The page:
Martin O'Malley presses Hillary Clinton on Wall Street

MANCHESTER, N.H. -- Former governor turned presidential candidate Martin O'Malley tried to distance himself from his two main rivals for the Democratic nomination on Sunday, suggesting that he would be more free than front runner Hillary Clinton to rein in excesses on Wall Street.

"I don't know what Secretary Clinton's approach to Wall Street might be. She will run her own campaign and I will run mine," O'Malley said on ABC's "This Week," his first major television appearance since launching a long shot campaign for president against Clinton the day before.


"I can tell you this. I am not beholden to Wall Street interests," he said. "There are not Wall Street CEOs banging down my door and trying to participate or help my campaign."

Among the most noteworthy lines from O'Malley's announcement address is Federal Hill Park on Saturday was the suggestion that Wall Street did not see a significant difference between Clinton and presumed GOP candidate Jeb Bush. O'Malley, who has tried to stake out a position to Clinton's left, quoted news reports in which Goldman Sachs CEO Lloyd Blankfein indicated he'd "be fine" with either a Clinton or Bush presidency.


"I bet he would," O'Malley said on Saturday.

Pressed on whether he thought there would be a difference between a Bush and Clinton White House on Wall Street regulation, O'Malley said he believed there would be differences but did not elaborate.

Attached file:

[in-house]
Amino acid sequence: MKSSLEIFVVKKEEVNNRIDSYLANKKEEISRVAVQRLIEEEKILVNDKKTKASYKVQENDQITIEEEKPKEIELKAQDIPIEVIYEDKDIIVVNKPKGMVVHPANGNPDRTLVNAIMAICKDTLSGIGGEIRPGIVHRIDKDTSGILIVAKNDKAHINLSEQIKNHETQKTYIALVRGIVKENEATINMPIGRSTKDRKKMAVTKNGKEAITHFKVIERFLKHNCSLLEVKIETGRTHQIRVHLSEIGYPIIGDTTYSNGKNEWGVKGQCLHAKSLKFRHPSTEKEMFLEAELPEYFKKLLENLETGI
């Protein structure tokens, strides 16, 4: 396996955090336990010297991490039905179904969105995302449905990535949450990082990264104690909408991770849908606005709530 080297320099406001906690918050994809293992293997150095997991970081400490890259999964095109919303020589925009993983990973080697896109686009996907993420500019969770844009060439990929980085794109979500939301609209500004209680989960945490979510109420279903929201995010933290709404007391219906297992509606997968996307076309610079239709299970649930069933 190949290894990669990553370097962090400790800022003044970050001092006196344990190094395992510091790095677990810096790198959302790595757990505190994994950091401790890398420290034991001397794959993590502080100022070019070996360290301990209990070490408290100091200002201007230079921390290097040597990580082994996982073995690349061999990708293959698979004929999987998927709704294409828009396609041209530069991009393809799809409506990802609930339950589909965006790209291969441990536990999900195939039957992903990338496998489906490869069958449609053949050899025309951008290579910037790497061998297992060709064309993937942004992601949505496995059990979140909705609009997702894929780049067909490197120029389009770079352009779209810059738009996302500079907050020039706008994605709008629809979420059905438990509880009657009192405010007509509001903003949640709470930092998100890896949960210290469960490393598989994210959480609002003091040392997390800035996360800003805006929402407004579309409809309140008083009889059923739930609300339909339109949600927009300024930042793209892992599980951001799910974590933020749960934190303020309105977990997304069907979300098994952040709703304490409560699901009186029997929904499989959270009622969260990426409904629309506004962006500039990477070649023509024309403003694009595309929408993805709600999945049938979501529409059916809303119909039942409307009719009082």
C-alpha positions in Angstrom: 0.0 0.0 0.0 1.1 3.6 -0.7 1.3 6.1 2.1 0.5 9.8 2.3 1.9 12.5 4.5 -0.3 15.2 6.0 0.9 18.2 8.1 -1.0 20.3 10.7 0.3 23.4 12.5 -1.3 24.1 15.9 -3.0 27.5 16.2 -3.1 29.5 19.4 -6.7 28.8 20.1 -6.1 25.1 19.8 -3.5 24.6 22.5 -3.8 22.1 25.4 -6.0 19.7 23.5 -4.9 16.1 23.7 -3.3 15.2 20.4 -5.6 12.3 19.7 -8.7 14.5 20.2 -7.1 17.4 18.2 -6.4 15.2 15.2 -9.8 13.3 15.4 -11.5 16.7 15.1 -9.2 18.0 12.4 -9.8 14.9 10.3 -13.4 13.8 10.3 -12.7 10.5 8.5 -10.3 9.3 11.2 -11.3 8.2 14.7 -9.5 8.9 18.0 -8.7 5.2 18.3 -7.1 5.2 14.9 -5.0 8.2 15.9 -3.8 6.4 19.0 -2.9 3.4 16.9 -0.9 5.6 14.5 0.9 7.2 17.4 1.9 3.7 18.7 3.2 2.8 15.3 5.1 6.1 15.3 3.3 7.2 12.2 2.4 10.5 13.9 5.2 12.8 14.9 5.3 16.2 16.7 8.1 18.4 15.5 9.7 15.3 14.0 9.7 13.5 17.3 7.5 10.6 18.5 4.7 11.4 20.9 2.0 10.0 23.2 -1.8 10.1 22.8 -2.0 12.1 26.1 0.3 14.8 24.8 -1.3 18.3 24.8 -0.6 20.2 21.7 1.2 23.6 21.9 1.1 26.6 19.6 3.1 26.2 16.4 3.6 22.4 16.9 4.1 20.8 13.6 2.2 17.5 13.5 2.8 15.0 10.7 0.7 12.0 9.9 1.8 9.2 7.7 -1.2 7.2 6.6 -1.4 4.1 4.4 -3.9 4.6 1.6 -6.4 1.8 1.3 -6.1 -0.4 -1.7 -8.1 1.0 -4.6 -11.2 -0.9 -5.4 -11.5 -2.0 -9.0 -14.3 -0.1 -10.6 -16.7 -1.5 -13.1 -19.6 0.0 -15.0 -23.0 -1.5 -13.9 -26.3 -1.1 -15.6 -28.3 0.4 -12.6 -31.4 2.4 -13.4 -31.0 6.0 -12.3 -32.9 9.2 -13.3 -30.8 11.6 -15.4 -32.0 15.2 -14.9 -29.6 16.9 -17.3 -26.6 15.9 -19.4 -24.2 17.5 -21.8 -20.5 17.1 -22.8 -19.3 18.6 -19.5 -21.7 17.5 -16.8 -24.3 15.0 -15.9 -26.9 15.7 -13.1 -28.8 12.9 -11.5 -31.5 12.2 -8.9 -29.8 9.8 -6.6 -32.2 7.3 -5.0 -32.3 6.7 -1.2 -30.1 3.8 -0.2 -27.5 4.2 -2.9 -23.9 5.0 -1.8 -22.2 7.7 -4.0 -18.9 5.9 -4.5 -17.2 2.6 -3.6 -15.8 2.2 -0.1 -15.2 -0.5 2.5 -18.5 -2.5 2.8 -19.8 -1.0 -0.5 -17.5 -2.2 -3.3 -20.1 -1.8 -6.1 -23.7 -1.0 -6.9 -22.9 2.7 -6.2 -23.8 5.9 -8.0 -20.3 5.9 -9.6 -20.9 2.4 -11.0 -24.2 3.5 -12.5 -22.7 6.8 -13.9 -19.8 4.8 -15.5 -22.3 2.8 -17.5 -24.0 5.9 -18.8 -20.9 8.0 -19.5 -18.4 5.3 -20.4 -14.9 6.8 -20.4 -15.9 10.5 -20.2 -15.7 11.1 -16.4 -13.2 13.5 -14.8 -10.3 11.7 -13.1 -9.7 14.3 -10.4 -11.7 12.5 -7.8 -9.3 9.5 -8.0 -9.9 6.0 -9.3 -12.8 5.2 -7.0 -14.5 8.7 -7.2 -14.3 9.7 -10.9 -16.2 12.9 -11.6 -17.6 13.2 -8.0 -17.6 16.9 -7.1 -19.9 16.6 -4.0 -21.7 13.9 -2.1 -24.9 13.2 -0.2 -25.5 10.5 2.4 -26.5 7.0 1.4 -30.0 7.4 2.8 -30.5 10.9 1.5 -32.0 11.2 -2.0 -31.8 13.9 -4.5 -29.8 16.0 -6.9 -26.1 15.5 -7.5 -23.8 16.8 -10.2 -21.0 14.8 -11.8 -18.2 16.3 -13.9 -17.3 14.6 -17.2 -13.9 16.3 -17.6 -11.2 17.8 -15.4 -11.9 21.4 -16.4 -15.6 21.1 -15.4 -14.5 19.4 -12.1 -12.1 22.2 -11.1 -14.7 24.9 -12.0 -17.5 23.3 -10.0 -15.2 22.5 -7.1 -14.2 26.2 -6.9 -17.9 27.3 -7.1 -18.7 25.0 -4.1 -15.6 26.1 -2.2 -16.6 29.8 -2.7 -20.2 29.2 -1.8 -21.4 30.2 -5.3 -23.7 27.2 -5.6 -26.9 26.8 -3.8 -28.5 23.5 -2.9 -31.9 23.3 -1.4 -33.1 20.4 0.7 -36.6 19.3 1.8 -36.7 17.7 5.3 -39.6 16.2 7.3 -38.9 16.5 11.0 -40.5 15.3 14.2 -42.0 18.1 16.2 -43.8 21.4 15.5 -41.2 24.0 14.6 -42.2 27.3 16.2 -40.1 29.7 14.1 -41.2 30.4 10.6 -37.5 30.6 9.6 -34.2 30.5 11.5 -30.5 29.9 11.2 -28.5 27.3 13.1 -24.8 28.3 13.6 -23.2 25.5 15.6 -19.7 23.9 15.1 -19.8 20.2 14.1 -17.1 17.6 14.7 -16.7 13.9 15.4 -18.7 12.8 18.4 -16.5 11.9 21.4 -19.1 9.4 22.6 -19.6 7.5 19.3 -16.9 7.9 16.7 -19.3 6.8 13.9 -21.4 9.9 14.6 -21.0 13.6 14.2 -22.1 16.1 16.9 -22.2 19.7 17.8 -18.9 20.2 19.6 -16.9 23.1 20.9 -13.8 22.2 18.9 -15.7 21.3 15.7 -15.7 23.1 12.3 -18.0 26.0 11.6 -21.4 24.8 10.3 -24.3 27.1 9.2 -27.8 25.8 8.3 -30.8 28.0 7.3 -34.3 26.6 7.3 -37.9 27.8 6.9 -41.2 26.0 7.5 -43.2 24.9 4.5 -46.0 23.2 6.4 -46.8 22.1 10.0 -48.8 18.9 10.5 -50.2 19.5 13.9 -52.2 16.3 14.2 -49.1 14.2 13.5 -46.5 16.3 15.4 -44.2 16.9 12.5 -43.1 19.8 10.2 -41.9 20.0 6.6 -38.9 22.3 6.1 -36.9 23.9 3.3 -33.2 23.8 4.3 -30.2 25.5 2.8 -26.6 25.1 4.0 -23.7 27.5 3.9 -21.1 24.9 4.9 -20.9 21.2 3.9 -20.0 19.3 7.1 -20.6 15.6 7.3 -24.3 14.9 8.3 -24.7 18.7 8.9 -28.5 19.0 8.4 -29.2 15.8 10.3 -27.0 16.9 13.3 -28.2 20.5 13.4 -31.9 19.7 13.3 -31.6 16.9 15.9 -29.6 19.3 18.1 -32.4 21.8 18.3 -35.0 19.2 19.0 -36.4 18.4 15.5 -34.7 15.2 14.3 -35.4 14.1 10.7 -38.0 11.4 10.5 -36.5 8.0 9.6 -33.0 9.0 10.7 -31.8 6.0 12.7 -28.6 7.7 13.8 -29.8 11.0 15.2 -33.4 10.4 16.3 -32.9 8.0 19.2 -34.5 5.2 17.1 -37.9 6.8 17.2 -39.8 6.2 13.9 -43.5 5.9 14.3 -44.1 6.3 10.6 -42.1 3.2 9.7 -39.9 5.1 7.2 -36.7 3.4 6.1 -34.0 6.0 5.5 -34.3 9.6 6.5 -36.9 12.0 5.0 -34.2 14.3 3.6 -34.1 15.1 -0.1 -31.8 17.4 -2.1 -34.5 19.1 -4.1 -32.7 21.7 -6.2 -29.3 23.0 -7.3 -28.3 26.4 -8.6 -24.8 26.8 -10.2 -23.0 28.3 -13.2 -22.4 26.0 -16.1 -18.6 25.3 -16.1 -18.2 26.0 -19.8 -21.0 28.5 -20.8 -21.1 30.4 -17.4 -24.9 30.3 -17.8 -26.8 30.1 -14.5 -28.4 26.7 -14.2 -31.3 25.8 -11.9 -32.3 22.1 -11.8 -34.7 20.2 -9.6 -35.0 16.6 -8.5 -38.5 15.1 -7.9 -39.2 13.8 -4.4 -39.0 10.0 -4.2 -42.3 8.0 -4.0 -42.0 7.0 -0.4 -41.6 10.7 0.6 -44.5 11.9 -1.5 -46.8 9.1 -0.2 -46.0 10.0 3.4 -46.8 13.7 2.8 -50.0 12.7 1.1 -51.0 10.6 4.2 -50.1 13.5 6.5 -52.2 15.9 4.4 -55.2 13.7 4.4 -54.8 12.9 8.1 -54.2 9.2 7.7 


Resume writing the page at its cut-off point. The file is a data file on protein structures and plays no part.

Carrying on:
"Do I see a difference? Sure, I see many differences," he said. "But one of the most important differences when it comes to reining in Wall Street is who's on our side. I have the independence. I have the track record."

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Asked to draw a distinction with Vermont Sen. Bernie Sanders, who is also running the left of Clinton, O'Malley noted his years of executive experience in Baltimore and Annapolis.

The former two-term governor is campaigning in New Hampshire on Sunday after visiting Iowa on Saturday.

Another presidential candidate with Maryland ties, former Johns Hopkins neurosurgeon Ben Carson, suggested he does not agree with fellow candidate GOP Rand Paul's efforts to let the Patriot Act expire.

"But you support Rand Paul on this?" host George Stephanopoulos asked.

"No, Carson responded. "The data is already collected. And I think that's good by the -- by the phone companies. And we have a process whereby a warrant can be gotten if one is suspicious."


Carson had a week of good news. A nationwide Quinnipiac University poll showed Carson tied for first place for the GOP nomination with former Florida Gov. Jeb Bush, former Arkansas Gov. Mike Huckabee, Sen. Marco Rubio of Florida and Wisconsin Gov. Scott Walker. Carson also won the Southern Republican Leadership Conference on May 23.

"Whether I'm a front-runner or not doesn't matter," Carson said. "What matters is that the people themselves are starting to listen and evaluate for themselves rather than listening to what people say I said and what people say that I meant. "